fixin’ maniac…

It all started with that old ADA preamp. Since then, I’ve fixed Ken’s Tobias bass (just needed to re-solder a wire to a potentiometer), and I’ve revived my old fretless bass.

Way back in 1992, I bought my first bass. I don’t even remeber what brand it was, but it had a cherry burst finish, and a small body. I really liked that bass. I had it setup by the one guy in my hometown who *really* knew how to set up a guitar. Dave Pickett was his name, and if Pickett couldn’t fix it, it couldn’t be fixed. Needless to say, when I got it back, it played like a dream.

Then a friend of mine, Jay, wanted to know if I’d trade him for his fretless. He needed a fretted bass to do some recording. He sweetened the deal by throwing in a Crybaby wah-wah pedal. This was an offer I couldn’t refuse. So, I traded my first bass for this fretless and the wah pedal.

Many years passed, and since I didn’t play enough to be good at the fretless, I really didn’t play it much at all. Eventually, I moved out to the east coast and got the itch to play again. Unfortunately, years of neglect had taken its toll on the fretless. The battery for the active electronics had corroded and took the battery connector with it. Also, the output jack corroded. I thought it was finished. “Maybe one day I could fix it”, I thought. And so, it lingered amongst my possessions until a few days ago.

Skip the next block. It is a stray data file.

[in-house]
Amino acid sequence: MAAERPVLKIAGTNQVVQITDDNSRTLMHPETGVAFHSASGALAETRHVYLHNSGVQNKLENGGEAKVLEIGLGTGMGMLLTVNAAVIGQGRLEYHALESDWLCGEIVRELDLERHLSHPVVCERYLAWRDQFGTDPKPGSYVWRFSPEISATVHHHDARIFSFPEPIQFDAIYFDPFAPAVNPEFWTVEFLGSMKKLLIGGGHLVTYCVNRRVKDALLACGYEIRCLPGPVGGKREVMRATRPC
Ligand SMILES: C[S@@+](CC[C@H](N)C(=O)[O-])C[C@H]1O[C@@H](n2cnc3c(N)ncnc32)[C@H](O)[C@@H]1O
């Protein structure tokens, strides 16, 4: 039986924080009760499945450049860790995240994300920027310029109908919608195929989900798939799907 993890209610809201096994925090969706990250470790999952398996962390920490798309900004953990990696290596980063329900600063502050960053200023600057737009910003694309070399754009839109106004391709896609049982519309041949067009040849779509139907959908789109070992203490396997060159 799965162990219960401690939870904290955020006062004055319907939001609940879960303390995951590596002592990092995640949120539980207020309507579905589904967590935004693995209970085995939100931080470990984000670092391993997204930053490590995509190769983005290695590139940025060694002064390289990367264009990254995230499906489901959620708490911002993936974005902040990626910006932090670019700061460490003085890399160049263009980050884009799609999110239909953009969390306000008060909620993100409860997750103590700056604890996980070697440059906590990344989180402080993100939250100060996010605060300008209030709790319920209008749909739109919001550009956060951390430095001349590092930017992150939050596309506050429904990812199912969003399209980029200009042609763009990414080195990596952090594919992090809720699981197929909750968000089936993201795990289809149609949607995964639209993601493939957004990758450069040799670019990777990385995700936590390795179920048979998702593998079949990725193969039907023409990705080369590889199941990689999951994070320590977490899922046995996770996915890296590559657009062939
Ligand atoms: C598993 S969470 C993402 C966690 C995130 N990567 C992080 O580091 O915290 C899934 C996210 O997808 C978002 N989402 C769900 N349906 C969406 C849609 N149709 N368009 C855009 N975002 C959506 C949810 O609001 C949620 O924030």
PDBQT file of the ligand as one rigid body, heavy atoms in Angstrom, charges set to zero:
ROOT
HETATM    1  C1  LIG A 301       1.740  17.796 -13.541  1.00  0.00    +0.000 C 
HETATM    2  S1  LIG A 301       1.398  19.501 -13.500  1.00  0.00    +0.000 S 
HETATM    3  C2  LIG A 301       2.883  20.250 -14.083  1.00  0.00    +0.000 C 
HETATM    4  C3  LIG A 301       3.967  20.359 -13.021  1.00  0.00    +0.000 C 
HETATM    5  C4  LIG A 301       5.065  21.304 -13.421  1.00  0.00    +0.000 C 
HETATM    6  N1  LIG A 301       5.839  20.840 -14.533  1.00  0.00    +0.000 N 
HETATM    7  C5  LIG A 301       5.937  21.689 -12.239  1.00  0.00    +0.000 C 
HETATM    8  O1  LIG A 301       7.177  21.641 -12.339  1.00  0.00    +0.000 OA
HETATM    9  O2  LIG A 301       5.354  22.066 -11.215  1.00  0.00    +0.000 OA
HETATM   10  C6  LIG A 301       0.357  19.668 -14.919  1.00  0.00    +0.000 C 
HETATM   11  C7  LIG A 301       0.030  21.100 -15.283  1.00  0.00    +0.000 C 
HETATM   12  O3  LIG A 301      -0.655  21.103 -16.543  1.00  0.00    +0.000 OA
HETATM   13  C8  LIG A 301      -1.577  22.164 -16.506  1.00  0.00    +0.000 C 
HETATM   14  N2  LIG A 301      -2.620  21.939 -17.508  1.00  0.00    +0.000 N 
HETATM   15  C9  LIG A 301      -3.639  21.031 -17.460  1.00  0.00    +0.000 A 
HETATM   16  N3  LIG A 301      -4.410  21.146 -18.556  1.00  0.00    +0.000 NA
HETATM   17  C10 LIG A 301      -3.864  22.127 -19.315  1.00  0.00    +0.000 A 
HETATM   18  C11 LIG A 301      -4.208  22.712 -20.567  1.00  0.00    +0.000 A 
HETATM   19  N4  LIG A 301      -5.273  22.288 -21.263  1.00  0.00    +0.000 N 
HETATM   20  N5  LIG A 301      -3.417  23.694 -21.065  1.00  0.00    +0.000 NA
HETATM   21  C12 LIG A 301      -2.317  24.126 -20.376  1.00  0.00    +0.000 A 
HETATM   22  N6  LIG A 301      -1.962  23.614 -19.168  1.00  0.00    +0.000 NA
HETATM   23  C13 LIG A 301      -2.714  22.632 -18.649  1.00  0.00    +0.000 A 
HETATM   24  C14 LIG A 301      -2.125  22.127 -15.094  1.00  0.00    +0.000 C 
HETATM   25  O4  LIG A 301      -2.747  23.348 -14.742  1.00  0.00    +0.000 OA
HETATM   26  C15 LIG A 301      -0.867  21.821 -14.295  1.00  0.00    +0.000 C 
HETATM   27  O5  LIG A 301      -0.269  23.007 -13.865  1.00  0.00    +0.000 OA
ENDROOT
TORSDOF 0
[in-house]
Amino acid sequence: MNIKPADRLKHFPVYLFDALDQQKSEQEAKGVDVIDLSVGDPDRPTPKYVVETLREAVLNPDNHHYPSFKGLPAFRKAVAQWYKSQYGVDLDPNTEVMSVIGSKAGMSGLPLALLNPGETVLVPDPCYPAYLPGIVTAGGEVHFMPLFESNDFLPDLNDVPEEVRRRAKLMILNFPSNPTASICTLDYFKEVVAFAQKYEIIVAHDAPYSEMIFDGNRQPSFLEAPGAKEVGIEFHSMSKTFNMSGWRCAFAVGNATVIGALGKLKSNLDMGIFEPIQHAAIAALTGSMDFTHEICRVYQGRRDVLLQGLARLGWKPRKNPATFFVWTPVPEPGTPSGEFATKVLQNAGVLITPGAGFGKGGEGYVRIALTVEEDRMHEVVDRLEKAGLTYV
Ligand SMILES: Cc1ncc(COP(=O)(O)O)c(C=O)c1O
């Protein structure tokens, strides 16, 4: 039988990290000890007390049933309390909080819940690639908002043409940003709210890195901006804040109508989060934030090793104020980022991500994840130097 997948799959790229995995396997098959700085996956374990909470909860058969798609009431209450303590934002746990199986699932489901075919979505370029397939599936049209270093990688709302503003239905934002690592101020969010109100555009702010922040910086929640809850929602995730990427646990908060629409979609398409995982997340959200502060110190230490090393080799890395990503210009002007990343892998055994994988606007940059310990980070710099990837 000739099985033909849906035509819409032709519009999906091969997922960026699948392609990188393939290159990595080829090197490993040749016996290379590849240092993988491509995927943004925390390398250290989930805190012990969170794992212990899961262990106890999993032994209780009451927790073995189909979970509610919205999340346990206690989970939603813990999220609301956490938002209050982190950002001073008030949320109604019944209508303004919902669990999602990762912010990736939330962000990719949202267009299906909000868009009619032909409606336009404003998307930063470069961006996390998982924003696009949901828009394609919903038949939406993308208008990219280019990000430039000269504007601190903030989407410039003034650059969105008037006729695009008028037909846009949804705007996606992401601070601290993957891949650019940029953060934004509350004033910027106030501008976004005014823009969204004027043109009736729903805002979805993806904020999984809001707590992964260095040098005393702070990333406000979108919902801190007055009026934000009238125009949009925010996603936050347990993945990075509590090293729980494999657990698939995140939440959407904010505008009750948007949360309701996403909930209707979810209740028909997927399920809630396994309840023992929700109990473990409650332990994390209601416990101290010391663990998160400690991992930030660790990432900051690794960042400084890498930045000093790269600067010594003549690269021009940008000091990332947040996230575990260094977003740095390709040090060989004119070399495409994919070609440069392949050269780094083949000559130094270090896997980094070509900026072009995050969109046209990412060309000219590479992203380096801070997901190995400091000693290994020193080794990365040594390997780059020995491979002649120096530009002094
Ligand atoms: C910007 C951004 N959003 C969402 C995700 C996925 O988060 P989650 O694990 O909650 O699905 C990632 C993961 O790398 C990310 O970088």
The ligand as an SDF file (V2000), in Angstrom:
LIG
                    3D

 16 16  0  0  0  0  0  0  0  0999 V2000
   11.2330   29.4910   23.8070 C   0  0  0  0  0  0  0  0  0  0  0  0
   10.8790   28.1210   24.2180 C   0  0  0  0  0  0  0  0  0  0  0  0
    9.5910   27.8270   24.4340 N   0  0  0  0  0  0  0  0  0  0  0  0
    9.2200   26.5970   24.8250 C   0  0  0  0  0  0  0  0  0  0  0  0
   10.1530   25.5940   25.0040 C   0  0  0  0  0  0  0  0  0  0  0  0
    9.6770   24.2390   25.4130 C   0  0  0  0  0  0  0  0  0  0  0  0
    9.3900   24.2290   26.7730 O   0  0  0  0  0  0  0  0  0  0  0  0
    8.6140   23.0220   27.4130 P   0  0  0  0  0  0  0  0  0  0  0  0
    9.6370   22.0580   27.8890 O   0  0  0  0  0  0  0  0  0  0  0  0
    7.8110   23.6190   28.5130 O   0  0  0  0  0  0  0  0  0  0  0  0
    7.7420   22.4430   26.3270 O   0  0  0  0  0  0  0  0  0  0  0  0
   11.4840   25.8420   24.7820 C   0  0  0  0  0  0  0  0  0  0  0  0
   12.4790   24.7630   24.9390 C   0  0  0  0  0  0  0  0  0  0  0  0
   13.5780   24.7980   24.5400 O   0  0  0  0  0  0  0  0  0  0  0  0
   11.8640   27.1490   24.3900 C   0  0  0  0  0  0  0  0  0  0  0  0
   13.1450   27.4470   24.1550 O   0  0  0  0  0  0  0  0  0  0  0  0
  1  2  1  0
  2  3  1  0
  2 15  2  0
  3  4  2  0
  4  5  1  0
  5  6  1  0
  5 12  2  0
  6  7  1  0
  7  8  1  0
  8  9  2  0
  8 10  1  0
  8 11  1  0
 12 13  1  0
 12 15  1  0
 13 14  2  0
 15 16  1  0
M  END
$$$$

With my new-found interest in fixing things, I thought I’d fix my gaze upon this old thing and give it a shot. I looked at the electronics, and it looked like I really just needed to replace the jack and the battery connector. Everything else seemed to be okay. So, this Saturday, I headed over to a local guitar shop and got the jack and the connector. A grand total of $12. I figured it was worth that much to see if it was fixable. If it didn’t work, I was out $12 and I could get rid of the bass with the knowledge that I had at least tried to fix it.

To make a long story short, after one failed attempt, I realized my mistake and rewired one of the connections. That did it! I plugged it in and I was in business. How cool is that?!

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  • Hey, congrats on the bass. I’d say “what took you so long”, but I have broken things that I’ve been hanging on to for at least as long. Was your first bass the Vester?